As Sweet As A Cookie 3

Girl Scouts Troop 634 
Lends a Hand to the 
Phoenix Community

Bright green cookie boxes filled with Thin Mints and Samoas might be the first image that appears when you hear the words “Girl Scouts.” However, this organization is about much more than just peddling these tasty treats.

The national Girl Scouts organization was founded in 1912 with hopes of inspiring girls to find their “strengths, passions and talents.” The Phoenix-based Girl Scouts-Arizona Pine Council includes more than 25,000 girls in kindergarten through twelfth grade, and about 11,000 adult members, troop leaders, mentors and program leaders.

Michelle Hubbard is one of those dedicated troop leaders, serving as leader of Troop 634 since 2006. She describes the whole experience of watching the girls in her troop grow over the last ten years as simply “amazing,” recalling one experience in particular with a shy girl in foster care who she saw blossom and go on to become the second best cookie seller of the bunch.

“It was so neat to see her rediscover herself, have some confidence and know that she’s not the horrible person she was told she was.”

That transformation is a perfect example of how the Girl Scouts aims to help young women thrive.

“[Girl Scouts] gives them really good life skills that you may not learn at home,” says Hubbard. “Some parents don’t teach those things and schools don’t teach them either. So here’s another avenue to help women feel empowered and confident, and to give them the tools they need to survive through high school, college, jobs and beyond.”

When the girls first join, they start out as brownies and earn “badges” for completing tasks like arts and crafts or hiking. As the girls grow older, the program becomes less structured and more tailored to the individual members’ interests. Some troops venture out into the great outdoors, others work with the local police departments, and all of the troops complete community service projects, which is Troop 634’s specialty.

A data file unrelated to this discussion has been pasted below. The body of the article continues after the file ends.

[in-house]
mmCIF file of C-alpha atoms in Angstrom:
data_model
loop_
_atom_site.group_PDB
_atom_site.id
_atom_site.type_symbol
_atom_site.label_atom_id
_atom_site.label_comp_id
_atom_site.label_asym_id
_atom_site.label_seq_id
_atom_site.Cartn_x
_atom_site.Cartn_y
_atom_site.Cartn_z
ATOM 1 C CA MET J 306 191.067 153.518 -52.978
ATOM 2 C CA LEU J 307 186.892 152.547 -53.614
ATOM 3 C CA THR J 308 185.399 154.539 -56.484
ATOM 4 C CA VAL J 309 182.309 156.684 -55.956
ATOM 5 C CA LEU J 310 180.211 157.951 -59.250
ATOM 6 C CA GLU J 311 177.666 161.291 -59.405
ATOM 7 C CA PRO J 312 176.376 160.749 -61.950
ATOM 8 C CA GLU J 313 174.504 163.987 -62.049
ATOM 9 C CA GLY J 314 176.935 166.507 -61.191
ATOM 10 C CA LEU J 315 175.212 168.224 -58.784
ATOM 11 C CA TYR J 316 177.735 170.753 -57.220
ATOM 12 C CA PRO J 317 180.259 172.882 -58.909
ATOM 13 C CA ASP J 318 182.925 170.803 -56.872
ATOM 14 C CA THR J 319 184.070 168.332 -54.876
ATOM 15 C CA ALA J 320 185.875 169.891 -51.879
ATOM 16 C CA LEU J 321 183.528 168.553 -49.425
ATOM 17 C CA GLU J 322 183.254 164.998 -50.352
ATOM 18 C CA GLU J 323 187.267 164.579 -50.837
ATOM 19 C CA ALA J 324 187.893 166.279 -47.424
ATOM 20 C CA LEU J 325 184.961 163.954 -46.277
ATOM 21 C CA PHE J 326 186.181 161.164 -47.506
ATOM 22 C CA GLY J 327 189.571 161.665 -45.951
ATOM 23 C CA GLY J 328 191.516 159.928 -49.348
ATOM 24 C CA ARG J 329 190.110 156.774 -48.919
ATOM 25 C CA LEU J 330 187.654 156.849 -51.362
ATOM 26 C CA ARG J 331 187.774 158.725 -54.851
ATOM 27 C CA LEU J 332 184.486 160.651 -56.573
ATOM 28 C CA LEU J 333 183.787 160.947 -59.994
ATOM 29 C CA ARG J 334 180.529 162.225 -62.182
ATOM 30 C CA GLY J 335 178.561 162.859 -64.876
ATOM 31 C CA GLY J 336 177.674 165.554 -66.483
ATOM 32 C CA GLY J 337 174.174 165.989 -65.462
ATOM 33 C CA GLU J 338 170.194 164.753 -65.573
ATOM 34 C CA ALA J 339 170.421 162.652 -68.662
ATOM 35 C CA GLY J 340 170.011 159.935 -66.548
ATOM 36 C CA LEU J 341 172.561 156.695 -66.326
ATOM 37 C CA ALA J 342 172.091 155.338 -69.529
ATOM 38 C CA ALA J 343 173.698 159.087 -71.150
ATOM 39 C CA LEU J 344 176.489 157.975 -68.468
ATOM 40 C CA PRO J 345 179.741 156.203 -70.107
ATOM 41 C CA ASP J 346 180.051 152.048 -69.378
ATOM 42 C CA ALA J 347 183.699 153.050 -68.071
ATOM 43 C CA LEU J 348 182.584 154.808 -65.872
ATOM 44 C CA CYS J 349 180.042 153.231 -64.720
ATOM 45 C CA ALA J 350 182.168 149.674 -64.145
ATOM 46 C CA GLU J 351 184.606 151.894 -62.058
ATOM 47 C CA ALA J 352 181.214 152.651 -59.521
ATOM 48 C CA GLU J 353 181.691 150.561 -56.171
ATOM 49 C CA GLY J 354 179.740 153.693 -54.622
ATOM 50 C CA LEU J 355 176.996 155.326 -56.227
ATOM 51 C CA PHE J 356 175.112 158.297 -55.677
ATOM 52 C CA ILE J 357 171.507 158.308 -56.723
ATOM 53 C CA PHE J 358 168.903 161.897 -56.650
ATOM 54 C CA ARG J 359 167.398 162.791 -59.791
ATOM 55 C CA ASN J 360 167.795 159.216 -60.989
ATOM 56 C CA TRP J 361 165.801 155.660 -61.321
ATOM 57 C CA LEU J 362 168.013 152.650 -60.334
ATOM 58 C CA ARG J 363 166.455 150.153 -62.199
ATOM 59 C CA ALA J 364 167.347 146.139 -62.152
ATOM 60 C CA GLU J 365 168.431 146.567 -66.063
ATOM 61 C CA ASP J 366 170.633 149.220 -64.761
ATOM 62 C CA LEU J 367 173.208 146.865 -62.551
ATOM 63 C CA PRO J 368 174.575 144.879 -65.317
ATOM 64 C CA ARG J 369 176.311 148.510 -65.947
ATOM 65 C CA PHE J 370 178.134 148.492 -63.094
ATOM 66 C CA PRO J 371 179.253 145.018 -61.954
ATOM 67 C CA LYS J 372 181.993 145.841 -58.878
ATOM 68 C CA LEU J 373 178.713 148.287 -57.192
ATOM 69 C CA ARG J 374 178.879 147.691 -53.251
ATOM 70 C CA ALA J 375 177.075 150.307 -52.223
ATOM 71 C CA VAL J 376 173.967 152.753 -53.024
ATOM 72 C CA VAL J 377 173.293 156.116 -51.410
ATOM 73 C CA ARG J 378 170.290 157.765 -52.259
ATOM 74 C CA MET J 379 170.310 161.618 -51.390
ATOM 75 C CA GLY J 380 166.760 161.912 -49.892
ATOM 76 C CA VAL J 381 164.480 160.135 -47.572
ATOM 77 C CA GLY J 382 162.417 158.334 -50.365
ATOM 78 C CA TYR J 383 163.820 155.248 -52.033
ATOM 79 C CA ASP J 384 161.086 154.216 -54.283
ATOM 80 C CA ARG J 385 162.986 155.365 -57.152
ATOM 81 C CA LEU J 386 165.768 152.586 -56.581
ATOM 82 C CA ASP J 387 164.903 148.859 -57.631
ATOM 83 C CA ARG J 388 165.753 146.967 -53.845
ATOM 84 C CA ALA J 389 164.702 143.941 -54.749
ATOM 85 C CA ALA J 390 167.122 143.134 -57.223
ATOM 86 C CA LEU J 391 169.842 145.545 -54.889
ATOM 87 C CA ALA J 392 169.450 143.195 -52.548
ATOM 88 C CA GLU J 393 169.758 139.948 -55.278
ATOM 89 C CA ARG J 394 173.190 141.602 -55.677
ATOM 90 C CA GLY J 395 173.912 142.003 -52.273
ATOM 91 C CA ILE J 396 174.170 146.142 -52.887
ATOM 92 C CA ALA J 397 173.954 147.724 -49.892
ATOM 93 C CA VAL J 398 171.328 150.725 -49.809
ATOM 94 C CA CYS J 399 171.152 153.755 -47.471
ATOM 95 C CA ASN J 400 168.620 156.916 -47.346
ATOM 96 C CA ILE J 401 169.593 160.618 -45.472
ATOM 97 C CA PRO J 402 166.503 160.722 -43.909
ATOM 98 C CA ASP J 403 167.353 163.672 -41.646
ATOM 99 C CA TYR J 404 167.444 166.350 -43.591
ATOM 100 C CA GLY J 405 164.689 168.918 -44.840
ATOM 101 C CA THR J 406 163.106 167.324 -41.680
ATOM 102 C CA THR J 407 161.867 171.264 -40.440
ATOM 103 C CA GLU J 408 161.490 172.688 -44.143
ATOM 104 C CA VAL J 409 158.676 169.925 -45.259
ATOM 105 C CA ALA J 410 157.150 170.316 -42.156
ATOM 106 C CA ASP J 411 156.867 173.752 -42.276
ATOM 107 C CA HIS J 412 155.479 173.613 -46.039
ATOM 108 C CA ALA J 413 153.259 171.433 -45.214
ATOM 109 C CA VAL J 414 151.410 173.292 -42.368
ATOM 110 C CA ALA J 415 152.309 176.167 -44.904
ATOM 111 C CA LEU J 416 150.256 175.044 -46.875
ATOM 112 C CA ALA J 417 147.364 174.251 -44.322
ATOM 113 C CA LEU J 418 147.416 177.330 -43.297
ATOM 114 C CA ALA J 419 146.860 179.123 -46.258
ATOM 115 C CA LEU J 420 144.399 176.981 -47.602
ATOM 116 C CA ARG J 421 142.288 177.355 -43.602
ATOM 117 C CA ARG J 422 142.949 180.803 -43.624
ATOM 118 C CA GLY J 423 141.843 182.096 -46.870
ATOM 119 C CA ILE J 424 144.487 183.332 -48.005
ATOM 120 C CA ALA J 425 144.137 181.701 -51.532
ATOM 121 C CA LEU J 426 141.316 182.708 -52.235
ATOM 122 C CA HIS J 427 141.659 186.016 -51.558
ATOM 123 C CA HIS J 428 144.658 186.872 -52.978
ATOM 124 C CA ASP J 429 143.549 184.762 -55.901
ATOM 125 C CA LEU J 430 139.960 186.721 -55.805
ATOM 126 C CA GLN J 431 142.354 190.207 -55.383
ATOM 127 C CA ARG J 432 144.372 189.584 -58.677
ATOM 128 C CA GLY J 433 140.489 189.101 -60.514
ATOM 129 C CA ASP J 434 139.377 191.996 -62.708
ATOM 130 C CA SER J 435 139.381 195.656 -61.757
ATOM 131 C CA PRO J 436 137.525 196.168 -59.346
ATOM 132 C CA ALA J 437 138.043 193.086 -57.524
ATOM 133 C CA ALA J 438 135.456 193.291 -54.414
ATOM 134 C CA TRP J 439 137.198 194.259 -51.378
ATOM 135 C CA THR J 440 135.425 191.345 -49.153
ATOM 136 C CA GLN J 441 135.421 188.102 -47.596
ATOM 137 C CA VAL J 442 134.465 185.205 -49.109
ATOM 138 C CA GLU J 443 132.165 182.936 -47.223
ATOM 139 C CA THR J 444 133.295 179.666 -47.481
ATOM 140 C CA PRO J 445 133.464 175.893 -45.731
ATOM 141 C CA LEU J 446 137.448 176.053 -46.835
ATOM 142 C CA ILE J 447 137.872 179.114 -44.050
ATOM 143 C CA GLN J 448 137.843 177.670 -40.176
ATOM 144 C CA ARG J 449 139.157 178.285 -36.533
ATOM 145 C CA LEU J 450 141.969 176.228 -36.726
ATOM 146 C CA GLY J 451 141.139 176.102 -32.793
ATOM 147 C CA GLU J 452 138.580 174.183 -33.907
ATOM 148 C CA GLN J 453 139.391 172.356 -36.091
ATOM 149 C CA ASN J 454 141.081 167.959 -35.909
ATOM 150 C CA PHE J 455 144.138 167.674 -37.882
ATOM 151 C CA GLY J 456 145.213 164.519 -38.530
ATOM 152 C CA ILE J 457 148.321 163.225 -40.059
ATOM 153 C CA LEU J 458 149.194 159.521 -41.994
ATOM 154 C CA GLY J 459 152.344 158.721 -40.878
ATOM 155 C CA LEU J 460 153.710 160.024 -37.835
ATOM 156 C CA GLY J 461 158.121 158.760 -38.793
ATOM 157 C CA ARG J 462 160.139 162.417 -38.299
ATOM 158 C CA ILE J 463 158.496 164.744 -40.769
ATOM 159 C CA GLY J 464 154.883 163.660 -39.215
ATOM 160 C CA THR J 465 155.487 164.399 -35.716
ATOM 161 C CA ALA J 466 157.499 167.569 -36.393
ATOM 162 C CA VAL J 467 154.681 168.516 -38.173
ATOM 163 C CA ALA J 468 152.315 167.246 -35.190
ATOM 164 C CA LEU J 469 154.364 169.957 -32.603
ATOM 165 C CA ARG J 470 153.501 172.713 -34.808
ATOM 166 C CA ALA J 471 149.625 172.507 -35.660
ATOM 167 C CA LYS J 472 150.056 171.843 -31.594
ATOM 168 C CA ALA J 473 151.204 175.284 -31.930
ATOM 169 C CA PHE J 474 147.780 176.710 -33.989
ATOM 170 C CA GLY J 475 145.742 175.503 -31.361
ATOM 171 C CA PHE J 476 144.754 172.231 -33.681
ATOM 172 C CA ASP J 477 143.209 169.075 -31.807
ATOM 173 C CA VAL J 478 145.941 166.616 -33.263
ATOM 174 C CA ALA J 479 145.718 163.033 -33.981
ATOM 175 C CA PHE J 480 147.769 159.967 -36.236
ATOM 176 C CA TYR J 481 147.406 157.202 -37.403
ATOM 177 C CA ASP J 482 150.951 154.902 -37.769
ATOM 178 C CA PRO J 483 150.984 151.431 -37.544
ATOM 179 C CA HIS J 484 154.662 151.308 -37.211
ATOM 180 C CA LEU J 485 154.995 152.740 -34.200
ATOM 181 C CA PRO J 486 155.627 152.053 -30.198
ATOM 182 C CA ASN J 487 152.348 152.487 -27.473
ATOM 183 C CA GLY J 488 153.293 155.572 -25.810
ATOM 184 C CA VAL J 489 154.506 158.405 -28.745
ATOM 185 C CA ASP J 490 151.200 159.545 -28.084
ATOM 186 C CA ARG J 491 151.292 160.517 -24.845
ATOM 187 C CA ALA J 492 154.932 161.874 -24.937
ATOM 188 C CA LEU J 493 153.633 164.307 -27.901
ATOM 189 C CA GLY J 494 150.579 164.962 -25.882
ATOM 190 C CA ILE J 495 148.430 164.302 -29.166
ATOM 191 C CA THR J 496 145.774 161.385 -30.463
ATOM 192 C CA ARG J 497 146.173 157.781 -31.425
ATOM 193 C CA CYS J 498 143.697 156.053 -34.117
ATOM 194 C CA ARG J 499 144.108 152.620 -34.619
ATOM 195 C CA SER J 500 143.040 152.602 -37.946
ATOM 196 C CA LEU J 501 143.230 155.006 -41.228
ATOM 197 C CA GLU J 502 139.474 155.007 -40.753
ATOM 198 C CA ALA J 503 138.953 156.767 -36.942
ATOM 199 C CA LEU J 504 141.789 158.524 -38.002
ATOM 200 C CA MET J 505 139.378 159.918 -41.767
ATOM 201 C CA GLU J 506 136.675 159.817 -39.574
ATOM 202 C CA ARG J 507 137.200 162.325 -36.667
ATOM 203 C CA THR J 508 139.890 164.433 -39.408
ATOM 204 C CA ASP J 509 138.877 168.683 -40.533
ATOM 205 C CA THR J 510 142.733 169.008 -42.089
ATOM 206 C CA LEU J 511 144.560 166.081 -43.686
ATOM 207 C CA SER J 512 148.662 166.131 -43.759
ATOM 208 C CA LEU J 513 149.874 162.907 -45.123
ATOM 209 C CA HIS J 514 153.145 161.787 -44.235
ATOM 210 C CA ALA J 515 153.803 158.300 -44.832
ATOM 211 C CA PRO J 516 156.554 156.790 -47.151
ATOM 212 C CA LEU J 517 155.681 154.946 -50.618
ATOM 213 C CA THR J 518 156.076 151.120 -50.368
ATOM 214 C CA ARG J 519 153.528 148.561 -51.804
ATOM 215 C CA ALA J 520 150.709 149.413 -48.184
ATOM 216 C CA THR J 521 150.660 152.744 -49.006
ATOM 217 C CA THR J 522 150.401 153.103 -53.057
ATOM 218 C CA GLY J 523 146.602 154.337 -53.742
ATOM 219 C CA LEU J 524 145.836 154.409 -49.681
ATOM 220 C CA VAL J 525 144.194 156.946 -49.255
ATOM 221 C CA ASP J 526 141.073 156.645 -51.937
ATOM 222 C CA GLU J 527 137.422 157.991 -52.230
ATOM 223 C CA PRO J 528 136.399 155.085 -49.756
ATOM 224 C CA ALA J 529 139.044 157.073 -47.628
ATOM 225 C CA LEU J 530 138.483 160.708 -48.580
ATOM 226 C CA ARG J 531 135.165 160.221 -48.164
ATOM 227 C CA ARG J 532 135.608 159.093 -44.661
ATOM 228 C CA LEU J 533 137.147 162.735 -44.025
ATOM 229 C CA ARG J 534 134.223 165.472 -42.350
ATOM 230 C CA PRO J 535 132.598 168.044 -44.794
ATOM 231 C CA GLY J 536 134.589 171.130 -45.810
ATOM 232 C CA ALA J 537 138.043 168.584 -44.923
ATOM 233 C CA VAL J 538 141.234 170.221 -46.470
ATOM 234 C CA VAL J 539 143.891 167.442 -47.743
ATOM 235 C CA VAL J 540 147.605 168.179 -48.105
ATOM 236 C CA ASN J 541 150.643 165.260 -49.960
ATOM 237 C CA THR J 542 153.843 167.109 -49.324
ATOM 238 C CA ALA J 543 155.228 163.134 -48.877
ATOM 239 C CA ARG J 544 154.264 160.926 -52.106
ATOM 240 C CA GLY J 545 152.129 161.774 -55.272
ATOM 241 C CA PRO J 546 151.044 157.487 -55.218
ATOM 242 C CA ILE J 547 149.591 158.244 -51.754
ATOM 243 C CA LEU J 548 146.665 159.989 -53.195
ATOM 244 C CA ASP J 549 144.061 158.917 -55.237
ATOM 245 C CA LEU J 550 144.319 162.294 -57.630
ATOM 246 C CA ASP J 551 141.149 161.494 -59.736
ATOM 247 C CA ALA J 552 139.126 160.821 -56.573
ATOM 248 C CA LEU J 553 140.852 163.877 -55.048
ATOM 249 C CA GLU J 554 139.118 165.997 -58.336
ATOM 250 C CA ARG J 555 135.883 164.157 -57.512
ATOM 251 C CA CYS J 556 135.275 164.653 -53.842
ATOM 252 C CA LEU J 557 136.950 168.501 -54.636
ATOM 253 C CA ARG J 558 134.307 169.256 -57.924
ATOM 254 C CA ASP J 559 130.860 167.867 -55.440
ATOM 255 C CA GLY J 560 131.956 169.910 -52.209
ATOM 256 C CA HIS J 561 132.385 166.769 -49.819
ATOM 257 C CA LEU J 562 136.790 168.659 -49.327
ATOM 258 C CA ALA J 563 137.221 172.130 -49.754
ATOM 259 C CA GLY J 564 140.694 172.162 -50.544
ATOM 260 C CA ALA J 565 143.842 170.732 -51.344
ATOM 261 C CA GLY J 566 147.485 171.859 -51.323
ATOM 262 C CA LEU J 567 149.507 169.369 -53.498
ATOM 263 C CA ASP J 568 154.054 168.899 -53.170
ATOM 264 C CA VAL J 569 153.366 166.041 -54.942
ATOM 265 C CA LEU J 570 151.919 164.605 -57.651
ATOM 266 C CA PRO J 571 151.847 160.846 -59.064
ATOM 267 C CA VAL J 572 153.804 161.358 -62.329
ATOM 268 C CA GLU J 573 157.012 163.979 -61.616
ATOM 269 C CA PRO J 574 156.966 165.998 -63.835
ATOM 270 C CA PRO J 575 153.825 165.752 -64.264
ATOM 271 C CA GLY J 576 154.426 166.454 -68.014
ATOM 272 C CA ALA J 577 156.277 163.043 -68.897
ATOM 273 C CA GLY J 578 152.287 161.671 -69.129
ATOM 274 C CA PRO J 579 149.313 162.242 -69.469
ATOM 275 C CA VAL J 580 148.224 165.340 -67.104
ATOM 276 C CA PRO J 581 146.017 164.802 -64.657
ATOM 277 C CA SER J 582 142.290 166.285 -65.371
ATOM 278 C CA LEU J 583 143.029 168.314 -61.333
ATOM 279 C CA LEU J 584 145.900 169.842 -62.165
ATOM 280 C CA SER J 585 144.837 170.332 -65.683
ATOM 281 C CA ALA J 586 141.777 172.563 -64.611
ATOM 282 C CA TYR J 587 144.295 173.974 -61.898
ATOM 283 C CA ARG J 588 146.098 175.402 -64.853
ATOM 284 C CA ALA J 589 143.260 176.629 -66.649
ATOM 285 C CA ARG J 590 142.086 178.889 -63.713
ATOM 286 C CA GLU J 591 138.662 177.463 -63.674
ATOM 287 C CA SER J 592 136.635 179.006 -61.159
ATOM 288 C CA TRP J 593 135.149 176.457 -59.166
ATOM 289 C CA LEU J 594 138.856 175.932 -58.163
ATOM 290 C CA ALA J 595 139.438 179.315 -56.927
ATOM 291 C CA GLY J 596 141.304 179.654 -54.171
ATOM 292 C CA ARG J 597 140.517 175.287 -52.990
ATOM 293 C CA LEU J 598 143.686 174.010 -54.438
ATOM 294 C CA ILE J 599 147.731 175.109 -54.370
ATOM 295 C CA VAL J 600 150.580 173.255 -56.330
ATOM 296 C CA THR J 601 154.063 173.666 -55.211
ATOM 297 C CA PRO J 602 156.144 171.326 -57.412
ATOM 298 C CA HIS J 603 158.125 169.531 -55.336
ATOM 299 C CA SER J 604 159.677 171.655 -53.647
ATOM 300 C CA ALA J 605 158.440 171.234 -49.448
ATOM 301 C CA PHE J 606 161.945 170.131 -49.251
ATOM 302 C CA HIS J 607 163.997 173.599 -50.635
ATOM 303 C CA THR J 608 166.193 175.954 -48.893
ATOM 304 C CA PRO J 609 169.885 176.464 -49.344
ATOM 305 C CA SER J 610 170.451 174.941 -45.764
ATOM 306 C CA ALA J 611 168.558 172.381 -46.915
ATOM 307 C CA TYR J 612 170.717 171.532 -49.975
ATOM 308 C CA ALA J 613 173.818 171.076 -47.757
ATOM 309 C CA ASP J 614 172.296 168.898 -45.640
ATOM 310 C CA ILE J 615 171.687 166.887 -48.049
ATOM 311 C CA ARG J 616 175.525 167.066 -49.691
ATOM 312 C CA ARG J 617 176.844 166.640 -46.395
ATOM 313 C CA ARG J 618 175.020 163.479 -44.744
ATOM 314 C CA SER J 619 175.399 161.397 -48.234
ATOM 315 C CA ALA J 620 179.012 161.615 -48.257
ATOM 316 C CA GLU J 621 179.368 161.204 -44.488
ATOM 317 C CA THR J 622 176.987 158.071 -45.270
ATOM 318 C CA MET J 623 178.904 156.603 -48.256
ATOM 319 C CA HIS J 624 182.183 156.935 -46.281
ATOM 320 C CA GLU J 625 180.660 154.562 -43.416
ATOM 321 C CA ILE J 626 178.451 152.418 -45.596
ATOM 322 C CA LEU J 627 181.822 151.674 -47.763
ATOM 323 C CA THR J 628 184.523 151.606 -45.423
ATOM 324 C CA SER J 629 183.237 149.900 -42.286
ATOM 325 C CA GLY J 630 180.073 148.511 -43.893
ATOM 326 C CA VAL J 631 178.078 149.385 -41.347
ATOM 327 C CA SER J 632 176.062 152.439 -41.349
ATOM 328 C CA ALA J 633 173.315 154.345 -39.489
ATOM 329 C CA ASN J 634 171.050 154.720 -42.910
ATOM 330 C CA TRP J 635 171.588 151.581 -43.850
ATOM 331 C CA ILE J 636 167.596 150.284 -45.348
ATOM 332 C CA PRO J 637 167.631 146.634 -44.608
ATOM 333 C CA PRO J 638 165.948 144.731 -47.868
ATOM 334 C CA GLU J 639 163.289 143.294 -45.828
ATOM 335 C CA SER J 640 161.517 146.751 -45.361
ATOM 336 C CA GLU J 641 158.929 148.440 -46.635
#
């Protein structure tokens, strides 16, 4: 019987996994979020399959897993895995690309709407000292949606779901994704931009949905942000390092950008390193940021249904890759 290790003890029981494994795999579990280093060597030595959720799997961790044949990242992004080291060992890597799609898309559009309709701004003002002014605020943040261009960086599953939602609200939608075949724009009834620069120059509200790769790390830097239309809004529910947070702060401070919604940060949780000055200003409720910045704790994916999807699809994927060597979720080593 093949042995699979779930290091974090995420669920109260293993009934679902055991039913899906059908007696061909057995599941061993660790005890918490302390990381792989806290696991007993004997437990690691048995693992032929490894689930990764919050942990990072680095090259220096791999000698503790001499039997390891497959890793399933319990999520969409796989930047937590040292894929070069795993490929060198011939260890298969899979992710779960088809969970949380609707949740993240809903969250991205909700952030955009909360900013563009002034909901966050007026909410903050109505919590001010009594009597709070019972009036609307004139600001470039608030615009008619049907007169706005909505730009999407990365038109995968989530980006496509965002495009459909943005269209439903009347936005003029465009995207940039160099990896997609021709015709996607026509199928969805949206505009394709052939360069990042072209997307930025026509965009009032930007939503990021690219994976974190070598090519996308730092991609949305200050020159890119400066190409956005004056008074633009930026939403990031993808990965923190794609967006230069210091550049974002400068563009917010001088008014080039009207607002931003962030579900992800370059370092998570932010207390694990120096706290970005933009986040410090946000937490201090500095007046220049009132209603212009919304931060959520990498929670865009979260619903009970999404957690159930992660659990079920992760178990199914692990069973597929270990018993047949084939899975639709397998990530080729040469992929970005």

“My girls love volunteering. 
They just cannot seem to get enough of it.

They have really big hearts and have a lot of fun doing different 
volunteer activities.”

Although her troop is based in the West Valley, they volunteer around the entire Valley. Recently, the troop donated about 79 backpacks for a back-to-school drive and sent about 20 stuffed animals to the Buckeye Police Department to give to kids in crisis situations. They’ll also be donating 2,000 Easter crafts to St. Vincent De Paul.

These numbers alone are impressive, but become even more so when you consider the fact that Hubbard’s troop is made up of just five girls, all 15 and 16 years-old.

And the troop’s biggest fundraiser? It’s most iconic one, of course—cookie sales. According to Hubbard, her troop gets roughly 75 cents per box during the February sales and uses the money they raise to help fund their community service projects.

“We’re always trying to do an awful lot with a small amount of money,” says Hubbard. “It’s really rewarding to see them take the wheel and watch them just drive all these things.”

Girls age out of the program at age 18, but they can continue to volunteer with the Girl Scouts as adults.

“You’re always green,” says Hubbard. “When they’re in a troop, they build lasting relationships … I have some core kids who have been in Girl Scouts for ten years. They’re really like a group of sisters.”

For more information on Girl Scouts- Arizona Pine Council, please